MARKET WATCH: Crude build pulls down prices
Crude prices retreated June 20 with the report of an unexpected large increase in US crude inventories to a 9-year high outweighing the start of a strike by oil workers in Nigeria meant to cripple that country's crude exports.
HOUSTON, June 21 -- Crude prices retreated June 20 with the report of an unexpected large increase in US crude inventories outweighing the start of a strike by oil workers in Nigeria meant to cripple that country's crude exports.
The Energy Information Administration said commercial US crude inventories jumped by 6.9 million bbl to 349.3 million bbl, a 9-year high, in the week ended June 15, vs. a consensus expectation of a 100,000 bbl draw in that period. US gasoline stocks gained 1.8 million bbl to 203.3 million bbl in the latest week, but remained well below average for this time of year. "All of the increase was due to a build in gasoline blending components," EIA said. Distillate fuel inventories inched higher by 100,000 bbl to 122.7 million bbl (OGJ Online, June 20, 2007).
"For now US crude oil stocks are at the highest levels since 1998," said Olivier Jakob, managing director of Petromatrix GMBH, Zug, Switzerland. "Crude oil stocks in the US are as high as they can be, and there has been in the first half of 2007 no evidence of reduced flows to the US despite the Organization of Petroleum Exporting Countries' cuts." However, Jakob said, "US crude oil stocks should come down with coming higher refinery utilization rate but the draw is needed as we are basically at peaks of recent known tank space capacity."
Last week's crude imports into the US Gulf Coast region was "the largest number ever recorded" despite lower Mexican production, said Jakob.
Paul Horsnell at Barclays Capital Inc., London, said Gulf Coast imports surged last week because the economics of holding floating storage in the US gulf have collapsed. Due to the narrowing of time spreads [the selling of a nearby option and buying of a more deferred option with the same strike price specified in the contract] for benchmark US crudes, he said, "Cash-and-carry arbitrage, (i.e. buy now, sell later, lock-in the prices, and store the oil), is becoming far less attractive." That means that crude held in floating storage in gulf waters off the US—"and there may have been as much as 20 million bbl of it," Horsnell said—now must empty into either US gulf or Caribbean facilities.
"Indeed, some of the dynamics of the latest weekly US data suggest that the oil is now finding its way into the data," said Horsnell. "The most suggestive data points are the 1.4 million b/d rise in crude imports into the US gulf (while imports fell by 700,000 b/d in the rest of the US), and the 6.6 million bbl build in Gulf Coast inventories, accounting for virtually all the overall 6.7 million bbl build. Crude oil imports into the US Gulf ran at 7.148 million b/d, the highest ever single week's import level. Having the highest-ever imports into the Gulf Coast at the same time as low imports elsewhere in the US, at a time of high refinery outages, does seem to very strongly suggest that some of that floating storage is now making its way into the numbers."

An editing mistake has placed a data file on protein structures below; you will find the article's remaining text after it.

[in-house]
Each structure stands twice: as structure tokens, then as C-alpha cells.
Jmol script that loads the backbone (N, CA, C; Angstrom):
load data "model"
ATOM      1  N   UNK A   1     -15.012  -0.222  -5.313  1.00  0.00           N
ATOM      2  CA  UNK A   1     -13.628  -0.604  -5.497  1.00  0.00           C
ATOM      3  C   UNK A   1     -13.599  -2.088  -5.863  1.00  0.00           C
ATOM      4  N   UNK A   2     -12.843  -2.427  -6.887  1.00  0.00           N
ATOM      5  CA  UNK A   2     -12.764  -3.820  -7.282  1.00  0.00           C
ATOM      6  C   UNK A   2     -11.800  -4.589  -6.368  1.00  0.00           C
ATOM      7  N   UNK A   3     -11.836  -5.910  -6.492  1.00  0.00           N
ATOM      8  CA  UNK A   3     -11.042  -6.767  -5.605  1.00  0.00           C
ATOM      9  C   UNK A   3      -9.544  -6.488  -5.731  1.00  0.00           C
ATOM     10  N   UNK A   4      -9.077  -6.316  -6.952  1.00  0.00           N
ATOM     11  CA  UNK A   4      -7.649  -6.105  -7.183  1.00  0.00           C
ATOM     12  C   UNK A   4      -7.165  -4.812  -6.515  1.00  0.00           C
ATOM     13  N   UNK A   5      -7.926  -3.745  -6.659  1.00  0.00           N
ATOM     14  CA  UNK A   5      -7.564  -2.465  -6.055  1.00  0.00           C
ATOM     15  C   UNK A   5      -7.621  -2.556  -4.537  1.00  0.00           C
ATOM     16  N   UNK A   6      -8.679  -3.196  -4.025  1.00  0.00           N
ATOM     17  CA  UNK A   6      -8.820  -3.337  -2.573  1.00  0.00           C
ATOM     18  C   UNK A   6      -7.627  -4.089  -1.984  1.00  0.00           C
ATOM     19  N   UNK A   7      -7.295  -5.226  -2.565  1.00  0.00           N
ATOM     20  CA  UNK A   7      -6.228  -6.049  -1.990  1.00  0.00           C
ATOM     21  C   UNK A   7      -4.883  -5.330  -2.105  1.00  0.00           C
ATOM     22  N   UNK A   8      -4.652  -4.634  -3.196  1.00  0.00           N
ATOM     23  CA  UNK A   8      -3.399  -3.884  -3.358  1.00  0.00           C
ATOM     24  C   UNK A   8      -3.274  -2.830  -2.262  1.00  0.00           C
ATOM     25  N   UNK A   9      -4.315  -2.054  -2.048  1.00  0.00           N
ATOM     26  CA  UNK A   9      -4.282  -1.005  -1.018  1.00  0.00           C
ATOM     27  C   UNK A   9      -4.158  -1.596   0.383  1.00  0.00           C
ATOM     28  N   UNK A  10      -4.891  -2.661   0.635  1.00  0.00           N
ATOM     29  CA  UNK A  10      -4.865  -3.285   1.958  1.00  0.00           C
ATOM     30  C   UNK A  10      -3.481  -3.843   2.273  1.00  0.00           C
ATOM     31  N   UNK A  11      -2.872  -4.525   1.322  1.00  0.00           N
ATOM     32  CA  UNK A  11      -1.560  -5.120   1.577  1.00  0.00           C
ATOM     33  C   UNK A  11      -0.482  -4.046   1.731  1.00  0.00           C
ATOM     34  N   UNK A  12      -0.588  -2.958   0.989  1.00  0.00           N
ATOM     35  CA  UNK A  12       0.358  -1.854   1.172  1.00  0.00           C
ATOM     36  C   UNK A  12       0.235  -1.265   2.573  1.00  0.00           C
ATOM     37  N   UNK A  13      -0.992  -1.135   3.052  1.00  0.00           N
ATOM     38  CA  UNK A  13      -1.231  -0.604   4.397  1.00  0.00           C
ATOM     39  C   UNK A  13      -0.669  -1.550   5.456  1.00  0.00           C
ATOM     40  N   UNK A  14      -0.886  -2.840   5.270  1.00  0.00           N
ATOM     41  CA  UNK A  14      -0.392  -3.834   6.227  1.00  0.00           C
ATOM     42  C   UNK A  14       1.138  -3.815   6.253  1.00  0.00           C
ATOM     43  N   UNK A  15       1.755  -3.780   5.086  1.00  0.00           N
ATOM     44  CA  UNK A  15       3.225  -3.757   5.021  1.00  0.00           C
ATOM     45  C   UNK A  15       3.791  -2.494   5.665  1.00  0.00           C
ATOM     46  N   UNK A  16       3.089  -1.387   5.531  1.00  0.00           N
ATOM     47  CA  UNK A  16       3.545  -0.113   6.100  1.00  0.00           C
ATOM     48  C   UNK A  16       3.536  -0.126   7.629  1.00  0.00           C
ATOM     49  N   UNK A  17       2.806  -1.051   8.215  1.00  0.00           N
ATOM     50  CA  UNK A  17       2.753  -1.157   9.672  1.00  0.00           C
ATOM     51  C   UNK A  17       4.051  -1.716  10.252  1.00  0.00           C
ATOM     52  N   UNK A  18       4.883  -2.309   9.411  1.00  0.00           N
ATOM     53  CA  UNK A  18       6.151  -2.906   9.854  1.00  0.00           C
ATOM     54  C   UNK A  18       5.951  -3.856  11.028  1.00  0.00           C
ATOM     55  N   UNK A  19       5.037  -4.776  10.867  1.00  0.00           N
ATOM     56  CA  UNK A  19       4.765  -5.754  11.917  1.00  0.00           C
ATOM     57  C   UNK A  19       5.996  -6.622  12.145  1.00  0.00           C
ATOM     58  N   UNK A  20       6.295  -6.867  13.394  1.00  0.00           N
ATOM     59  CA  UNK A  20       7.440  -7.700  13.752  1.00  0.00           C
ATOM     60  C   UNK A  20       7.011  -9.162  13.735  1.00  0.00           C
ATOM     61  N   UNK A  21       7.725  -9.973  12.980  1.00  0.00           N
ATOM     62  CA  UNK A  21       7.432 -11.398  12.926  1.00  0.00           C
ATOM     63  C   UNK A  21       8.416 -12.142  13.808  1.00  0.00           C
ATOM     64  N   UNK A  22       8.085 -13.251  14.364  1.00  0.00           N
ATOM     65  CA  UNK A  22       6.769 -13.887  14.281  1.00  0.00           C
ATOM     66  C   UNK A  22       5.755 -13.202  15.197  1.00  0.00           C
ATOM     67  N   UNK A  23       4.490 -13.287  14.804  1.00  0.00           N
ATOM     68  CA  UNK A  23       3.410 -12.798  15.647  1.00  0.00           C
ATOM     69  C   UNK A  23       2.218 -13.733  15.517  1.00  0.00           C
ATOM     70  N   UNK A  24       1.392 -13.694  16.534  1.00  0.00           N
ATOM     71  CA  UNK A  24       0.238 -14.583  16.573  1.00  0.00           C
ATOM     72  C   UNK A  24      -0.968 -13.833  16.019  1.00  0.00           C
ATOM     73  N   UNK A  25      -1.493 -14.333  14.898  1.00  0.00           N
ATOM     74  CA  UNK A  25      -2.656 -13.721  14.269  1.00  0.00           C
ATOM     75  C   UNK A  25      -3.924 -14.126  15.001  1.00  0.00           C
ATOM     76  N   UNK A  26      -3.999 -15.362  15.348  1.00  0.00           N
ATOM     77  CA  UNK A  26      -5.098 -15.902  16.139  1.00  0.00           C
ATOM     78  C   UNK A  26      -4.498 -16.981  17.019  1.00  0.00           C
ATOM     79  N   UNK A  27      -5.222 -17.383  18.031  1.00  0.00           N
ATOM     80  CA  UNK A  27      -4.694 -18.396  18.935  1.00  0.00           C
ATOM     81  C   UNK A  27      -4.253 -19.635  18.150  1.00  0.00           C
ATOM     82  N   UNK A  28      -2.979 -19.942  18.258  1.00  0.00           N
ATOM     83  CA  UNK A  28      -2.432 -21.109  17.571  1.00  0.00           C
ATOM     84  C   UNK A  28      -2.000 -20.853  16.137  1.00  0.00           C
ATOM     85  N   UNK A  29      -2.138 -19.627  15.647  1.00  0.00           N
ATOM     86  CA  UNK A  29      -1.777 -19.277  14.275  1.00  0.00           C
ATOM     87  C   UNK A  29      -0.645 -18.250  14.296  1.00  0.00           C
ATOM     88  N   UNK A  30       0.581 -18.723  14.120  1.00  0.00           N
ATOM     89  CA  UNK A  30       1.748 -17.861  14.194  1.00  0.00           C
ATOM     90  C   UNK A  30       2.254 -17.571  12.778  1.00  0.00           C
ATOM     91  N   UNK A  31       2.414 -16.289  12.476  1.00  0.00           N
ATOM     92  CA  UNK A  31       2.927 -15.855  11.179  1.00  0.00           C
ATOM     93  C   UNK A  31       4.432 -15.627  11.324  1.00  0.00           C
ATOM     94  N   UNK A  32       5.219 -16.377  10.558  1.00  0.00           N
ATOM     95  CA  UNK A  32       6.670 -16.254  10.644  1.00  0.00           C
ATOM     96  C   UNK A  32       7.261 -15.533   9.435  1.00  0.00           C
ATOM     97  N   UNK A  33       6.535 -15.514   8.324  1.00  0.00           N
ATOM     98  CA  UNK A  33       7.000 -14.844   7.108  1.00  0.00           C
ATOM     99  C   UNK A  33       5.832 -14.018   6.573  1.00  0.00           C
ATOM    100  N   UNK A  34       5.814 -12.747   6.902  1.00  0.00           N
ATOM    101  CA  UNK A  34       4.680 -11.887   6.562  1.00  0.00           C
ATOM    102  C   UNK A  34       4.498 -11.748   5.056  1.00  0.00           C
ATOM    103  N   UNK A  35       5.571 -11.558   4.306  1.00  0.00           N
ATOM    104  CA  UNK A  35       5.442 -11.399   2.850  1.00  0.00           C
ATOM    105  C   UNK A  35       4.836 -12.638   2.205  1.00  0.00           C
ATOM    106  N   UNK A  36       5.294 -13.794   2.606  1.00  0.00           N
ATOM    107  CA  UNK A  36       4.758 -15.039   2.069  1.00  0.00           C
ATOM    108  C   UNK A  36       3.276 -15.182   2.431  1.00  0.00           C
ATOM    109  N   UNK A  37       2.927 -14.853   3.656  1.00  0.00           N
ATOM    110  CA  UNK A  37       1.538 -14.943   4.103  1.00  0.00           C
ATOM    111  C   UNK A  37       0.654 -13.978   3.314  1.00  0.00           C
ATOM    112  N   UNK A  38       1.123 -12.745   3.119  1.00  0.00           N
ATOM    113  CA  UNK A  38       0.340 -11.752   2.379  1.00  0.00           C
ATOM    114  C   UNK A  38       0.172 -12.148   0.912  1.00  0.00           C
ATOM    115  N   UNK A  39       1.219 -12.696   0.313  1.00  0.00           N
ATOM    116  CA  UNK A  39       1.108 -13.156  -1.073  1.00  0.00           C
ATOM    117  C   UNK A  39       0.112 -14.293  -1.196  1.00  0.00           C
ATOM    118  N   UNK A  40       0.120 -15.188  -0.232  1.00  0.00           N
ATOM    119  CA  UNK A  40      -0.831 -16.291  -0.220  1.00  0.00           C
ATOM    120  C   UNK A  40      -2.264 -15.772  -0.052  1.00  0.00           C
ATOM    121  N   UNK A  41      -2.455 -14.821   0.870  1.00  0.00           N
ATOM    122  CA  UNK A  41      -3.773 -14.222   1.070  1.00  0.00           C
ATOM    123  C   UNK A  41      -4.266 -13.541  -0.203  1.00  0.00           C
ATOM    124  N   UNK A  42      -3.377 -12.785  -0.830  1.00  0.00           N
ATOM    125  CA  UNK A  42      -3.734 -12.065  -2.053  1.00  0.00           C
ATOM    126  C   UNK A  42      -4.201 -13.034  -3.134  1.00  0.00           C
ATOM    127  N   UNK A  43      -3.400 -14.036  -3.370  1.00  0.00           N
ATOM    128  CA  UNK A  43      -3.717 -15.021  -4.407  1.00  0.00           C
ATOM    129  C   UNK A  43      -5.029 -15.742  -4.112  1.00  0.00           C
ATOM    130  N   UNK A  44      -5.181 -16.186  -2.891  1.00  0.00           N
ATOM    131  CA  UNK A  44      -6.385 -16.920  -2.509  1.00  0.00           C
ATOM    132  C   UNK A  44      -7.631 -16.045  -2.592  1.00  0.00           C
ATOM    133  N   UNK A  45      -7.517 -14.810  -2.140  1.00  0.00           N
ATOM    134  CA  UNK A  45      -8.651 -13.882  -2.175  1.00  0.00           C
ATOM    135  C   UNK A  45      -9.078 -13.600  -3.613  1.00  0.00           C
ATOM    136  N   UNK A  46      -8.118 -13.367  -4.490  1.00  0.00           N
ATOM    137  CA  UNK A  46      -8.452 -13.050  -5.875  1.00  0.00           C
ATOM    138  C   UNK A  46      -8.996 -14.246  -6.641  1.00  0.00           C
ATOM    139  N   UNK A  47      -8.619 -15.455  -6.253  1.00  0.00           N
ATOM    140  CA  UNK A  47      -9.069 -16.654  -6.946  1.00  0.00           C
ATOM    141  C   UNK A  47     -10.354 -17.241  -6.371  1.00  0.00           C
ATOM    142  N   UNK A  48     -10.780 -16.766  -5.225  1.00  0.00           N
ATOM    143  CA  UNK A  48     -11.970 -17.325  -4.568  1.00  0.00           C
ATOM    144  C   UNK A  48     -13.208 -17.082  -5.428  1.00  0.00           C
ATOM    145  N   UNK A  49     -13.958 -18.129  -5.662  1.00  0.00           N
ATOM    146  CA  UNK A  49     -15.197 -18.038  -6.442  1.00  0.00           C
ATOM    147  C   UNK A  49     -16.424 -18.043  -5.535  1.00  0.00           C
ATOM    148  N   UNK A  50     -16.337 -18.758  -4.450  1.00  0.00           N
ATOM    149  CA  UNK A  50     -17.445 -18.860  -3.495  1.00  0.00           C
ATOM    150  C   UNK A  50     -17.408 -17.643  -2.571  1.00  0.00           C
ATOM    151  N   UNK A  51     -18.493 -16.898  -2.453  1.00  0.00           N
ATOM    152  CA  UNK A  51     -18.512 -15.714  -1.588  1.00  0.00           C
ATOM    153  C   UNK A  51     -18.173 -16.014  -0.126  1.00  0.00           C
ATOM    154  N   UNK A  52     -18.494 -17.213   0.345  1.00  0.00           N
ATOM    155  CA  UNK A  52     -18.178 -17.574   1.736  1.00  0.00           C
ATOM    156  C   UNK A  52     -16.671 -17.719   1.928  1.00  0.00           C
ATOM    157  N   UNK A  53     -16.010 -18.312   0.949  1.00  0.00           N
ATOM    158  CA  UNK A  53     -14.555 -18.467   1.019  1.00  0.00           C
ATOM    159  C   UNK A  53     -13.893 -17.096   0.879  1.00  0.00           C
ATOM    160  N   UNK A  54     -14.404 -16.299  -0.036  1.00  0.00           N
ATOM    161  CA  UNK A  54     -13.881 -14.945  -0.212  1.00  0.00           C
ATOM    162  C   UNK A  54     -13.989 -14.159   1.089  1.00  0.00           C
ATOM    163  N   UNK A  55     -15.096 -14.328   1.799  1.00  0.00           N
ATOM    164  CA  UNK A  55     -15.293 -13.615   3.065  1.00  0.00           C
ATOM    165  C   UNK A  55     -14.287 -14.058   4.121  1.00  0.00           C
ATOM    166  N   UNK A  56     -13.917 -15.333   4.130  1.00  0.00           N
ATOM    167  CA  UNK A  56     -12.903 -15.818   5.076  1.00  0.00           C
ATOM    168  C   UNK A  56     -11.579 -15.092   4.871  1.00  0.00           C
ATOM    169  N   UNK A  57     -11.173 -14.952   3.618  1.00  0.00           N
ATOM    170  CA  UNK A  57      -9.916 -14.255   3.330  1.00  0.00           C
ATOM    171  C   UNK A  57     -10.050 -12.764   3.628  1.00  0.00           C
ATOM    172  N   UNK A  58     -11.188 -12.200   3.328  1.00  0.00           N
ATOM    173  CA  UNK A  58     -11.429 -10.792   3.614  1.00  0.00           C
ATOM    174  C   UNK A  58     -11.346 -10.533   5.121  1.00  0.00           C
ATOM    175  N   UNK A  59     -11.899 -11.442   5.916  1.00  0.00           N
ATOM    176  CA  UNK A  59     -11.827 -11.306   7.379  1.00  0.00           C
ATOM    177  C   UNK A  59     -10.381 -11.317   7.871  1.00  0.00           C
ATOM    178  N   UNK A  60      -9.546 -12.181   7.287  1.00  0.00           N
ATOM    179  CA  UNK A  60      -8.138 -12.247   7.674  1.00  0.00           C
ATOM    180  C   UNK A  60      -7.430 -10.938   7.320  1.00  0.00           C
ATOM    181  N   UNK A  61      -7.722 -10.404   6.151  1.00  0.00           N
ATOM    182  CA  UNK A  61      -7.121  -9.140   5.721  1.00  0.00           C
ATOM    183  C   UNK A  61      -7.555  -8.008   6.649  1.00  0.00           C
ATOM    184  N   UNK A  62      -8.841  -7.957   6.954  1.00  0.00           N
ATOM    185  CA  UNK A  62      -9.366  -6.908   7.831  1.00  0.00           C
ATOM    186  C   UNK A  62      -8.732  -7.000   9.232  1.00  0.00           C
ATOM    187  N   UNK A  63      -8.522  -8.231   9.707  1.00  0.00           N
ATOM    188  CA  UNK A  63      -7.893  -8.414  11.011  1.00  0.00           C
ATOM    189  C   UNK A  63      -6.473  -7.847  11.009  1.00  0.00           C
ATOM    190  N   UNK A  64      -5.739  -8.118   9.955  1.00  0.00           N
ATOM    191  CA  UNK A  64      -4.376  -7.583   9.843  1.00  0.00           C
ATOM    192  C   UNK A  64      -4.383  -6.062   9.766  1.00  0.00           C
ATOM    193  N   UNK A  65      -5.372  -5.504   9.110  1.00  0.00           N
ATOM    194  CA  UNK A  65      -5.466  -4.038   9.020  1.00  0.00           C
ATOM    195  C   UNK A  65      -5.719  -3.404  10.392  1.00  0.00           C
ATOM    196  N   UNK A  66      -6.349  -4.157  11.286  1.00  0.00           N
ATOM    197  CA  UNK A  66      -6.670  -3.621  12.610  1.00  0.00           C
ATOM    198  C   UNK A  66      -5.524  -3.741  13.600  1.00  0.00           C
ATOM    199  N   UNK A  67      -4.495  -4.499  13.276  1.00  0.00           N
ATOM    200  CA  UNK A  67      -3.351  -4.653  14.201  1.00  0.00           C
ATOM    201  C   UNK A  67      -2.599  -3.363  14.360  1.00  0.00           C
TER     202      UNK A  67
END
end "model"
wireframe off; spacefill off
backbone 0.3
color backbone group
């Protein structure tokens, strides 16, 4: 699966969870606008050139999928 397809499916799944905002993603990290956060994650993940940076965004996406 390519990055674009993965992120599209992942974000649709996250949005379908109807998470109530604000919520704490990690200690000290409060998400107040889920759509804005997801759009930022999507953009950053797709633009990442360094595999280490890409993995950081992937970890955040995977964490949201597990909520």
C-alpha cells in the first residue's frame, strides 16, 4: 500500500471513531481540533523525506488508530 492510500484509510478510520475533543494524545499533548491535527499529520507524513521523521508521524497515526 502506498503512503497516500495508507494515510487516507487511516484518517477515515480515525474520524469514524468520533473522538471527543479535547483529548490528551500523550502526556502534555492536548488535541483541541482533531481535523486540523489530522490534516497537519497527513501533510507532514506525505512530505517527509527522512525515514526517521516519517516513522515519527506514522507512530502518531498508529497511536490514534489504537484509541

Analysts in the Houston office of Raymond James & Associates Inc. said, "On a seasonal basis, [US] refinery utilization has now fallen to its lowest level in 16 years." They reported the strike by Nigerian oil workers pushed crude prices higher in early trading June 21. Nigerian oil worker unions earlier called for a general nationwide strike on June 20 to protest a government price hike on fuel for autos and a tax increase (OGJ Online, June 20, 2007).
Meanwhile, the Nigerian army reported it raided an Eni SPA flow station and rescued some of the 27 worker and military hostages being held there by militants.
The July contract for benchmark for US sweet, light crudes dropped 91¢ to $68.19/bbl June 20 on the New York Mercantile Exchange. The August contract fell 68¢ to $68.86/bbl. On the US spot market, West Texas Intermediate at Cushing, Okla., was down 91¢ to $68.20/bbl. Heating oil for July delivery gained 0.71¢ but its closing price was virtually unchanged at $2.23/gal on NYMEX. The July contract for reformulated blend stock for oxygenate blending (RBOB) declined by 0.65¢ but closed virtually unchanged at $2.23/gal.
The July natural gas contract lost 12.8¢ to $7.39/MMbtu on NYMEX. On the US spot market, gas at Henry Hub, La., dropped 9.5¢ to $7.38/MMbtu. EIA reported June 21 the injection of 89 bcf of natural gas into US underground storage in the week ended June 15. That compared with injections of 92 bcf the prior week and 79 bcf during the same period a year ago. US gas storage is now at 2.344 tcf, down 121 bcf from a year ago but up 365 bcf from the 5-year average.
In London, the August IPE contract for North Sea Brent crude fell $1.42 to $70.42/bbl. The July gas oil contract was unchanged at $651/tonne. Jakob said, "Despite the strike in Nigeria, Brent continues to lose its premium to WTI, which is now close to $5/bbl lower than a month ago. The contango on Brent is now also wider than on WTI, reversing the trend of previous months."
The average price for OPEC's basket of 11 benchmark crudes lost 45¢ to $67.78/bbl on June 20.
Contact Sam Fletcher at firstname.lastname@example.org.